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Harry Reid invoked the so called “Nuclear Option” — a critical change in the rules of the Senate that provided a voice for the minority party. When Obama had control of the House and the Senate we saw him ram through Obamacare. Obama has three more years to exercise his agenda but is fearful that he may actually lose control of the Senate in 2014 due to the public backlash against Obamacare. His burning agenda is to stack the D.C. court with left-wing judges and place more liberals in key positions within the government. He has stated that he feels these nominees are being held up by the GOP via filibuster. So, getting rid of this provision allows Obama to act with impunity in regards to nominees thus ensuring that he can place liberals in any position he wishes.
Robert Rodriguez's "Machete Kills" is a sequel based on an end-credits joke from a film that was itself based on a joke trailer contained within a half-joke grindhouse homage. Exactly how many degrees such an endeavor is removed from anything resembling serious cinema would require Jean Baudrillard to calculate, yet for more immediate filmgoing purposes, all there is to see here is a surprisingly long-lived gag finally running out of gas. As violent as its predecessor yet noticeably duller and less outrageous, "Machete Kills" is dragged to the finish line entirely by its director's madcap energy and an absurd cast of major stars in strange cameos.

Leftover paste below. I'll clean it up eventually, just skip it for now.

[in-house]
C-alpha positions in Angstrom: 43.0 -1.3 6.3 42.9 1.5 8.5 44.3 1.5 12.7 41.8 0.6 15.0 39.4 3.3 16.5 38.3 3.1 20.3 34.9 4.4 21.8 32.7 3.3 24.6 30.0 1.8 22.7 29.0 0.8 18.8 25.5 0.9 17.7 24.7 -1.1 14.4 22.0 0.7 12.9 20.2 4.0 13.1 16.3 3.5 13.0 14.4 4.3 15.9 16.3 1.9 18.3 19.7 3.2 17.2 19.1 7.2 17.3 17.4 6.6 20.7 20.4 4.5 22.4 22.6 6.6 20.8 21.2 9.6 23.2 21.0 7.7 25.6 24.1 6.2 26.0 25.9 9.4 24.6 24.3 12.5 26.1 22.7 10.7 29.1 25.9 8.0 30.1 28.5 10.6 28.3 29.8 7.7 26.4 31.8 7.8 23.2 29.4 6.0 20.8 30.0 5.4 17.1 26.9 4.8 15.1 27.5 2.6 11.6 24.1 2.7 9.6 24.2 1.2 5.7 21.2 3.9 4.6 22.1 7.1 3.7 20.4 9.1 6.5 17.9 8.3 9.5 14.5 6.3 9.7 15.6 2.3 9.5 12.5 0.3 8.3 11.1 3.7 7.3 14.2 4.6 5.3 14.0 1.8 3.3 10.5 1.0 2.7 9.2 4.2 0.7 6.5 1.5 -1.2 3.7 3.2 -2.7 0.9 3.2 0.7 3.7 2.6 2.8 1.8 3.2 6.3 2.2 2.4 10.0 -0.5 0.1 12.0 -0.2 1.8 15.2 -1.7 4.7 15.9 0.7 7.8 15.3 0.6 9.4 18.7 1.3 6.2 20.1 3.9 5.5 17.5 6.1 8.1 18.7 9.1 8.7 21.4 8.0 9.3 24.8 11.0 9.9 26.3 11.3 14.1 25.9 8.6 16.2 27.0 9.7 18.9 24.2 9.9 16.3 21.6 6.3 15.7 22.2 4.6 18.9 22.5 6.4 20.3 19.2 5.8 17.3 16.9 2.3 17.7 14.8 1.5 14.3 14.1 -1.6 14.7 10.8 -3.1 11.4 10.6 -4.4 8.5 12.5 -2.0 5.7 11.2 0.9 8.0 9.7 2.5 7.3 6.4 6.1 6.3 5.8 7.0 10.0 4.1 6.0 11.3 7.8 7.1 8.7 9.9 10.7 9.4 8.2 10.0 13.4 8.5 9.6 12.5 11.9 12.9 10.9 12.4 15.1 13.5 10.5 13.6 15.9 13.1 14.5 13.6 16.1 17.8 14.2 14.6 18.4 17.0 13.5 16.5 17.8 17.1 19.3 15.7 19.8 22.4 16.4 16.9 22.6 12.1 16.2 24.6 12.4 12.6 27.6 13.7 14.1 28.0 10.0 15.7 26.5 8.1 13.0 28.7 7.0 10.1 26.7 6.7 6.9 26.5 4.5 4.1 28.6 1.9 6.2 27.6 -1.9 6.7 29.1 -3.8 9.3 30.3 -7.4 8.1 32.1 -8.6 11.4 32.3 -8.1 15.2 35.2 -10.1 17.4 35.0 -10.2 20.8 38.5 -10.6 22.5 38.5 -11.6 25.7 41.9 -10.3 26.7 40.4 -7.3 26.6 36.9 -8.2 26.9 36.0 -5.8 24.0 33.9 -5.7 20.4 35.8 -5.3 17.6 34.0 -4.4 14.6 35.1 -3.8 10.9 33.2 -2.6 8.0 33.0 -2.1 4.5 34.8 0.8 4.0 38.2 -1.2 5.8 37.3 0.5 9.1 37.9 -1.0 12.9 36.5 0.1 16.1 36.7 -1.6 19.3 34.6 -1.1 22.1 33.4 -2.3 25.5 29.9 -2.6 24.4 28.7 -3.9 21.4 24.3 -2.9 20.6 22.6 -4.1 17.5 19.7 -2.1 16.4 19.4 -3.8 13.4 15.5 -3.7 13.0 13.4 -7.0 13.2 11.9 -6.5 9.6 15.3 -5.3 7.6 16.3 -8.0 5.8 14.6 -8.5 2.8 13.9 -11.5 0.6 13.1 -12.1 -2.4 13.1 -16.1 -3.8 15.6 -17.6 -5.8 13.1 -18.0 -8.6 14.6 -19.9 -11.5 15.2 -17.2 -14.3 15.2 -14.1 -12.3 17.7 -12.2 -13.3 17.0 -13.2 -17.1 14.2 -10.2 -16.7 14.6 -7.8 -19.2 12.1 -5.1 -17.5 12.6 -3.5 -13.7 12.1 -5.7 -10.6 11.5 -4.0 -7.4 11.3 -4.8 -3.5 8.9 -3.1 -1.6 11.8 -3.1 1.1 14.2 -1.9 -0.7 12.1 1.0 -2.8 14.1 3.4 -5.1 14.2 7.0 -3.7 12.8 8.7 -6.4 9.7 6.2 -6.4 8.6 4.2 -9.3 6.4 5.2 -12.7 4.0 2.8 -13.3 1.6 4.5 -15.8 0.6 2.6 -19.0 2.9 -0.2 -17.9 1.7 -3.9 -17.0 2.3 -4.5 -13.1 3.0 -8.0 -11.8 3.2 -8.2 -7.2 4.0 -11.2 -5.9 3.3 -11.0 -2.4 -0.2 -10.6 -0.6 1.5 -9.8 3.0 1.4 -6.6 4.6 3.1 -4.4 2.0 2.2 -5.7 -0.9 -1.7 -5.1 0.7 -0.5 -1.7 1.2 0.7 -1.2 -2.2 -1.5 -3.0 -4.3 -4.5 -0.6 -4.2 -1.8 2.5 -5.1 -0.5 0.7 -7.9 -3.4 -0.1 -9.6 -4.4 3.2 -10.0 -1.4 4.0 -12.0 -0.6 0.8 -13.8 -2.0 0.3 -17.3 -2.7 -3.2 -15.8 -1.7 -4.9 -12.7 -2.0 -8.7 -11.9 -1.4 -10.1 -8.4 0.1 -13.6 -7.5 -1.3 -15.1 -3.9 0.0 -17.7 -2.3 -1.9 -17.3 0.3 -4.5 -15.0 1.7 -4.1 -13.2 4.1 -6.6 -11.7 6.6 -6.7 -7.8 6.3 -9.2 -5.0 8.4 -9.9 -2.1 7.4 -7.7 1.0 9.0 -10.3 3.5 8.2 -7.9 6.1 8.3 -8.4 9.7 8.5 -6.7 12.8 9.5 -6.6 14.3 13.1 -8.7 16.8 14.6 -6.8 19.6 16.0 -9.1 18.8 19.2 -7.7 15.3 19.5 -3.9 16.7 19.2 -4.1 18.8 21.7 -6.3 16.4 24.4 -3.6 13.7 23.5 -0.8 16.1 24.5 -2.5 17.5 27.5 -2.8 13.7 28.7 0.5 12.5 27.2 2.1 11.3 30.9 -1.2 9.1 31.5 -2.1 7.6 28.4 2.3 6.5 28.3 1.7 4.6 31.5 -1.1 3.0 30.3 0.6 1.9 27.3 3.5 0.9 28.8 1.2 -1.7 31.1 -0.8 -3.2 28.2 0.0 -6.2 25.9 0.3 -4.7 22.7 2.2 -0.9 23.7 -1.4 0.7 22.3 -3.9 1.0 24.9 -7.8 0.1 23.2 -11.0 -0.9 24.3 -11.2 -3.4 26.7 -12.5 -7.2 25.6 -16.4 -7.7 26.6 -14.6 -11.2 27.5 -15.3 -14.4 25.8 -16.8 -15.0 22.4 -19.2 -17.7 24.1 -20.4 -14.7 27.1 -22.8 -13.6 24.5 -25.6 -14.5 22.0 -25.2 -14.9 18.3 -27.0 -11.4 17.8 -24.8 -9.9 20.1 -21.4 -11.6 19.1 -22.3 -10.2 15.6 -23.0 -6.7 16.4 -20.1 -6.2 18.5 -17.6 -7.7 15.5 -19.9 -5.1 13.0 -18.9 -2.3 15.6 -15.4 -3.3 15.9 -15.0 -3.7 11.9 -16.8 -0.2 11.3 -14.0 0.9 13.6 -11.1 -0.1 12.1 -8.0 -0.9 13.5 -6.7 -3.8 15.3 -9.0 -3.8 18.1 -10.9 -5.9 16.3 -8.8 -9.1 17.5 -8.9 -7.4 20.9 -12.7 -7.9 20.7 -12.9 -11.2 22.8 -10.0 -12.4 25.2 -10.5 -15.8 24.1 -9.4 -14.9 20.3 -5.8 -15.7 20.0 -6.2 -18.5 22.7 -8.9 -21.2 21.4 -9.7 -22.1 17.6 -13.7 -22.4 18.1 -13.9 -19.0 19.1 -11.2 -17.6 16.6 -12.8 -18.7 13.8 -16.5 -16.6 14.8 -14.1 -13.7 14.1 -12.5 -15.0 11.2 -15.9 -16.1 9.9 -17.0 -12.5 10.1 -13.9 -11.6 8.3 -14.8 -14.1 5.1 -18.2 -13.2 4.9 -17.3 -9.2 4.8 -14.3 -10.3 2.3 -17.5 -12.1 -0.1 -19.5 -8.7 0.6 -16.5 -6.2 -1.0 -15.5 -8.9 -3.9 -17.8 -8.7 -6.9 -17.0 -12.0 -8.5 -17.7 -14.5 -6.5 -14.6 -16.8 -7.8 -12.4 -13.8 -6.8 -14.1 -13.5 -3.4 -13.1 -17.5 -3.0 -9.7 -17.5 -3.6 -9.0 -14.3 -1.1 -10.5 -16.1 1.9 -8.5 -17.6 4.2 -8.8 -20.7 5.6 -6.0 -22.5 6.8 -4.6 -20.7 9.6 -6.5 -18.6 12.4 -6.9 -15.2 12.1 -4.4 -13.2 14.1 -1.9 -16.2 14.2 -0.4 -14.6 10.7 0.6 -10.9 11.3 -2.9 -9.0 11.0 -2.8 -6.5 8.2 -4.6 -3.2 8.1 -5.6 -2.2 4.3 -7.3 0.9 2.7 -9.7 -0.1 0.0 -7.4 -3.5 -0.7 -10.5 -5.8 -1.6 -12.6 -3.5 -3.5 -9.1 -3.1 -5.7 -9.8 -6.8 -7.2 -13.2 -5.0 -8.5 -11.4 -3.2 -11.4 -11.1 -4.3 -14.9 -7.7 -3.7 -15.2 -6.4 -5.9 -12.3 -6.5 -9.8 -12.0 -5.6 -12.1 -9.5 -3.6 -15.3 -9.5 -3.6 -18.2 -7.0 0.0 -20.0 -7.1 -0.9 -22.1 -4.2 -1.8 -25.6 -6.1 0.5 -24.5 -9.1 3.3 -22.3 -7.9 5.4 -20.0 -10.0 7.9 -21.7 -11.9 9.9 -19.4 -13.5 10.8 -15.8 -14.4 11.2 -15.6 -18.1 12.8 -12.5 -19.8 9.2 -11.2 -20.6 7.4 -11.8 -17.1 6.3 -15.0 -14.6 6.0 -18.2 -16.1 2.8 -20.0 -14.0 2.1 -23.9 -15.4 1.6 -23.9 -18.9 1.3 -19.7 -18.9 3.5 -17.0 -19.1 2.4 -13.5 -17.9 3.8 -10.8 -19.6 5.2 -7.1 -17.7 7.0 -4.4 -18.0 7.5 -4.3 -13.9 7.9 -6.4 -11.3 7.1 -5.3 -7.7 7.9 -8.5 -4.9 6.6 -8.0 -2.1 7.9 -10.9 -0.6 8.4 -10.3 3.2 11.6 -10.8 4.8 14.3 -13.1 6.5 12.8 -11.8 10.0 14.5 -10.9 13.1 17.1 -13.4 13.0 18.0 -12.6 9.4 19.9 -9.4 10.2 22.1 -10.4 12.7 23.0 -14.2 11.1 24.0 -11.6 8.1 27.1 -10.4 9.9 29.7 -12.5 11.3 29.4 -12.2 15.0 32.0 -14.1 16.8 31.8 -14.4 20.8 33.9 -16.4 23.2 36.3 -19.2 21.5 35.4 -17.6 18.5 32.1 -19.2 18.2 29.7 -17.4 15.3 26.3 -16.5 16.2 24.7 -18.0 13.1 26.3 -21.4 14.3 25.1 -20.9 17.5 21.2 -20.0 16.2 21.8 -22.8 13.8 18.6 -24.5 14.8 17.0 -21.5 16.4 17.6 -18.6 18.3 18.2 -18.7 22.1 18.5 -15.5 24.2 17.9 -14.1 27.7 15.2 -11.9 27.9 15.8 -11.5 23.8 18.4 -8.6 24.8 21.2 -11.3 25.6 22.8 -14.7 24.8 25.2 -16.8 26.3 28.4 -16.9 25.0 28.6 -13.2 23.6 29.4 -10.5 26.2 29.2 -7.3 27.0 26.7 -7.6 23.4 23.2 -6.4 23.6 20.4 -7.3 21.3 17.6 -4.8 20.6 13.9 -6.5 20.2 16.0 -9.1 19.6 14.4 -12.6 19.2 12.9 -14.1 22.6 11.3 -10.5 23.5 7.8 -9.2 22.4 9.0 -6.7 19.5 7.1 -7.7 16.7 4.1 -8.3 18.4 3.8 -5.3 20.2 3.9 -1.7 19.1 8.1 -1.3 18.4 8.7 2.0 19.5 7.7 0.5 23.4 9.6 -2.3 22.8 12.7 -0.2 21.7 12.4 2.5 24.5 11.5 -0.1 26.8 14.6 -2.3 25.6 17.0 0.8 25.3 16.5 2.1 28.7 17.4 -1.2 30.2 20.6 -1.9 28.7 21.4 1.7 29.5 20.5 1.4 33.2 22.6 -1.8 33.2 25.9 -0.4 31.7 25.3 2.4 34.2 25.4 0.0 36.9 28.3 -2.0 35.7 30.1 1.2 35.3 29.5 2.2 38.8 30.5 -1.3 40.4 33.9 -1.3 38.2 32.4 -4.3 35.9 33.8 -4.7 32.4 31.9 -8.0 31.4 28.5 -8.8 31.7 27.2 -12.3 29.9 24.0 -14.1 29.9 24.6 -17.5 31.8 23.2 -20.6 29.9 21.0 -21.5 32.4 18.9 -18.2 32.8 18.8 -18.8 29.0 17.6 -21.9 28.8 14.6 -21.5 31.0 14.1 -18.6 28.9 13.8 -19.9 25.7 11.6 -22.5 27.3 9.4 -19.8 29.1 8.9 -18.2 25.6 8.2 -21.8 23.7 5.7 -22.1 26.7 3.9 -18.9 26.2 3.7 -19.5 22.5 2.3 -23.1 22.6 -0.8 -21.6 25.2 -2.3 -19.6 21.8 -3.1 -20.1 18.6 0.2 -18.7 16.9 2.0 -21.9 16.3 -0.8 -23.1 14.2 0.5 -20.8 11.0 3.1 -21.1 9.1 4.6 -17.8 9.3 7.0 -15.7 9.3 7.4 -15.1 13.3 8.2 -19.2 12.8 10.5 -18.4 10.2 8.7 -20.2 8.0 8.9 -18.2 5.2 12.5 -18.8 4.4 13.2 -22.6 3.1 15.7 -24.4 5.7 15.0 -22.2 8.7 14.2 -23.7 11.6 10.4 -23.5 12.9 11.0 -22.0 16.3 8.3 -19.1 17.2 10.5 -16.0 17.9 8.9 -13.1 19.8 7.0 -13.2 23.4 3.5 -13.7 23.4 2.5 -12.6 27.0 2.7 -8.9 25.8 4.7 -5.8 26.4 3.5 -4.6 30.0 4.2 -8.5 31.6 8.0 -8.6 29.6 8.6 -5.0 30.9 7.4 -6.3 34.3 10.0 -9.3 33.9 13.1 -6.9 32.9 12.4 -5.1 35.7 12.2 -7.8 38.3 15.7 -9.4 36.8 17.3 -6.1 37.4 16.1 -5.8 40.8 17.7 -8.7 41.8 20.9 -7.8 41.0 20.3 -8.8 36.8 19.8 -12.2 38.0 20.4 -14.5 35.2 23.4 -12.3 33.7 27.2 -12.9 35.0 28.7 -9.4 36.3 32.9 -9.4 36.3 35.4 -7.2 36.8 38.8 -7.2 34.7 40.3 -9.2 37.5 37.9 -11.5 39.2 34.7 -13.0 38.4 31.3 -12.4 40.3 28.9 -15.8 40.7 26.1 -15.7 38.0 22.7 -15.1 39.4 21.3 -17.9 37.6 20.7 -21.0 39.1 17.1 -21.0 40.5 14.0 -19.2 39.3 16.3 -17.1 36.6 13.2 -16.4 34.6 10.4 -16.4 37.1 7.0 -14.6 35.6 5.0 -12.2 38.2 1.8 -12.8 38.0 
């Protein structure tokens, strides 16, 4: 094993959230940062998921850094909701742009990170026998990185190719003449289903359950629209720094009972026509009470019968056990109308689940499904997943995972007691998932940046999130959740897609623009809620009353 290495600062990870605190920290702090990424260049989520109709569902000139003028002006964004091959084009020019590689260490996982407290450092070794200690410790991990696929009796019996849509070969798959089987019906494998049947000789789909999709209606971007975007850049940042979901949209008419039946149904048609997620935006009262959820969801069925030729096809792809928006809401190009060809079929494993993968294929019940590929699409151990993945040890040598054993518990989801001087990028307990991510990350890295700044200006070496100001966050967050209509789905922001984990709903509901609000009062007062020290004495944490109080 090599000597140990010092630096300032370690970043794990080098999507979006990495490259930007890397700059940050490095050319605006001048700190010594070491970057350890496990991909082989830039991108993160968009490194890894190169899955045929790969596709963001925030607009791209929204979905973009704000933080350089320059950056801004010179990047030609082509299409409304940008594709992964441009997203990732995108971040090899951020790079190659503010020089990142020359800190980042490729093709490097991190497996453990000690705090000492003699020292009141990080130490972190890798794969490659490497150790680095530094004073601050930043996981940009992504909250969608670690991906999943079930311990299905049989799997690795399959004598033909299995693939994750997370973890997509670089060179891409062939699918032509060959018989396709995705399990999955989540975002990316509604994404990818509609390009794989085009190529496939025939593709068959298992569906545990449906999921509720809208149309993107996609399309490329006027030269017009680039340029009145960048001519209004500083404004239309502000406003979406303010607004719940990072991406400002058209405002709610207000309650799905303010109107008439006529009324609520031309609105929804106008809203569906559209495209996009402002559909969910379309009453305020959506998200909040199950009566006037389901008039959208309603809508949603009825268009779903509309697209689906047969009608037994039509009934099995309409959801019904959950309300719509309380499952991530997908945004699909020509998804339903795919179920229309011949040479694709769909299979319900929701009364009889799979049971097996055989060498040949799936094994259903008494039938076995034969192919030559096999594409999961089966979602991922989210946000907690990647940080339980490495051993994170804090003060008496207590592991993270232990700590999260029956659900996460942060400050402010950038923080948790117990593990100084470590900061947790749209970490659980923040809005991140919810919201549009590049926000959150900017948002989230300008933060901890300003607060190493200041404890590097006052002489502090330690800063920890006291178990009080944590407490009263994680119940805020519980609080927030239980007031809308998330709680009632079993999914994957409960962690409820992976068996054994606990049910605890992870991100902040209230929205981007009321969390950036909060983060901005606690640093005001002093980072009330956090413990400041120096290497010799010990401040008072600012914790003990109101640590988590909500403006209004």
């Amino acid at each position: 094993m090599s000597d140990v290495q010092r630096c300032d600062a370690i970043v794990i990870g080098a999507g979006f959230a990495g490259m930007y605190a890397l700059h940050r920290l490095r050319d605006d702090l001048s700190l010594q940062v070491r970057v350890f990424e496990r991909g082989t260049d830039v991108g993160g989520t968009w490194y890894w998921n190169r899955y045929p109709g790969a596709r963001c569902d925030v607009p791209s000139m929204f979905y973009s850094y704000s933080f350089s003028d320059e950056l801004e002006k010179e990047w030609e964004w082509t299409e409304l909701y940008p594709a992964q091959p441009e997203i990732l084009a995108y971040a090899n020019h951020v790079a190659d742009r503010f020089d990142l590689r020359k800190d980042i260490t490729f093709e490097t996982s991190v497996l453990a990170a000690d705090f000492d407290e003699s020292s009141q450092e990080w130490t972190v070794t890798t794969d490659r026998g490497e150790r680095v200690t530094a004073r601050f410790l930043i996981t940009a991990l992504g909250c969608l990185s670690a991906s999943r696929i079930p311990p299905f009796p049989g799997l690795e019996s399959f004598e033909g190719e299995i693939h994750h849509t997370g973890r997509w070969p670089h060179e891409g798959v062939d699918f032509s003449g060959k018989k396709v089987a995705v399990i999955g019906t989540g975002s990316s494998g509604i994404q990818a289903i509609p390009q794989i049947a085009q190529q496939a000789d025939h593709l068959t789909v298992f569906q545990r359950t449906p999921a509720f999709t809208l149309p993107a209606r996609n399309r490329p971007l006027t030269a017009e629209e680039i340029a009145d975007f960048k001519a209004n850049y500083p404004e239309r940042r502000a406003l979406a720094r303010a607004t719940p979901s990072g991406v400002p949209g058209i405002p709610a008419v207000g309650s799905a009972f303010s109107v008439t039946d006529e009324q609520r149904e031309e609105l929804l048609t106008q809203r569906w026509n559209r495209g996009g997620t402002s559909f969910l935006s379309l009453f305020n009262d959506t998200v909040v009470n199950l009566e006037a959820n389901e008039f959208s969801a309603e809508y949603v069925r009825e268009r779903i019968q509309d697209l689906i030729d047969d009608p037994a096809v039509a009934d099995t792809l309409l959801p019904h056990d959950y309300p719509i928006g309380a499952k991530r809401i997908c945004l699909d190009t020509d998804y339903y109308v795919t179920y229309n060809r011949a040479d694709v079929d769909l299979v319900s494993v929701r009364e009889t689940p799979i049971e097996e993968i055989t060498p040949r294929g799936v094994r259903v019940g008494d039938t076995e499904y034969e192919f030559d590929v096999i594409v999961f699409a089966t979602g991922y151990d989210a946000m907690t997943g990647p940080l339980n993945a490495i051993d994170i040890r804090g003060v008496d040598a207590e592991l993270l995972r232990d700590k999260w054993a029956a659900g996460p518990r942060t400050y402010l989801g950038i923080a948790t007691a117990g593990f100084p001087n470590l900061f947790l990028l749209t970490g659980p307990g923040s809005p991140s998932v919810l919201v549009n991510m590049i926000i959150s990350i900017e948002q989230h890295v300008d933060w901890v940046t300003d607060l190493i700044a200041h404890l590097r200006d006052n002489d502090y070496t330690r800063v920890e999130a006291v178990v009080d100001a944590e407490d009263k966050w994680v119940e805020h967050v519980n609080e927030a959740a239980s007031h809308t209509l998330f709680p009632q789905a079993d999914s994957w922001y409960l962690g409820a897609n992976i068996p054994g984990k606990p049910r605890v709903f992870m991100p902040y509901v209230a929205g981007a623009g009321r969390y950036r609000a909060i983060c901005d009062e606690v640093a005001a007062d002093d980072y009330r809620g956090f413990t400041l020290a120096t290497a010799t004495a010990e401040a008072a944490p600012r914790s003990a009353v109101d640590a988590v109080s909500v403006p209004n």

This time, we are not talking about Dr. Laura Schlessinger, Dog the Bounty Hunter, John Mayer, Michael Richards, Mel Gibson, Paula Deen, or Riley Cooper.
Even if everything Secretary of State John Kerry says about chemical weapons in Syria were true, the evidence would prove only that Bashar al-Assad committed crimes against civilians. It would not prove that the U.S. government has either the moral or legal authority to commit acts of war.
President Barack Obama on July 31 announced his nomination of Kenneth L. Mossman, an Arizona State University professor of health physics and an international expert in radiation health and safety, to the Defense Nuclear Facilities Safety Board.
The grilled "nuclear" shrimp skewers at Nabers on 54th St on Wednesday, Aug. 14, 2013.
"We're the Millers" is an identity comedy with identity issues.
Early in President’s Obama’s presidency some critiques of the president were claiming he was traveling around the world on what they called an “apology tour,” but nothing can be farther from the truth. Looking back, yes, President Obama seemed to be uneasy when meeting some world leaders, but no one can deny the fact that his presidency has taken on our foes with a precise and deadly intensity.
I did it. Even though it might make me the last person in Ahwatukee over the age of 9 to do so, I have a smartphone. It was not a case of desire; the screen on my “vintage” phone was so scratched I couldn’t see it, and it turned out I could get the smartphone and pay $10 less per month. I suspect the kid that sold it to me was like a seedy, back alley pusher — “come on, its even cheaper” — and that a smartphone is gateway technology.
You may better know her sister, Dakota, from box-office smashes like “War of the Worlds” and “The Twilight Saga,” but 14-year-old Elle Fanning has already made quite a name for herself among the arthouse set, appearing in such acclaimed works as “Babel,” “Somewhere” and “The Curious Case of Benjamin Button.” This month, she takes center stage in a new drama from writer/director Sally Potter entitled “Ginger & Rosa” – a coming-of-age tale set in 1962 London as the threat of the Cuban missile crisis looms overhead.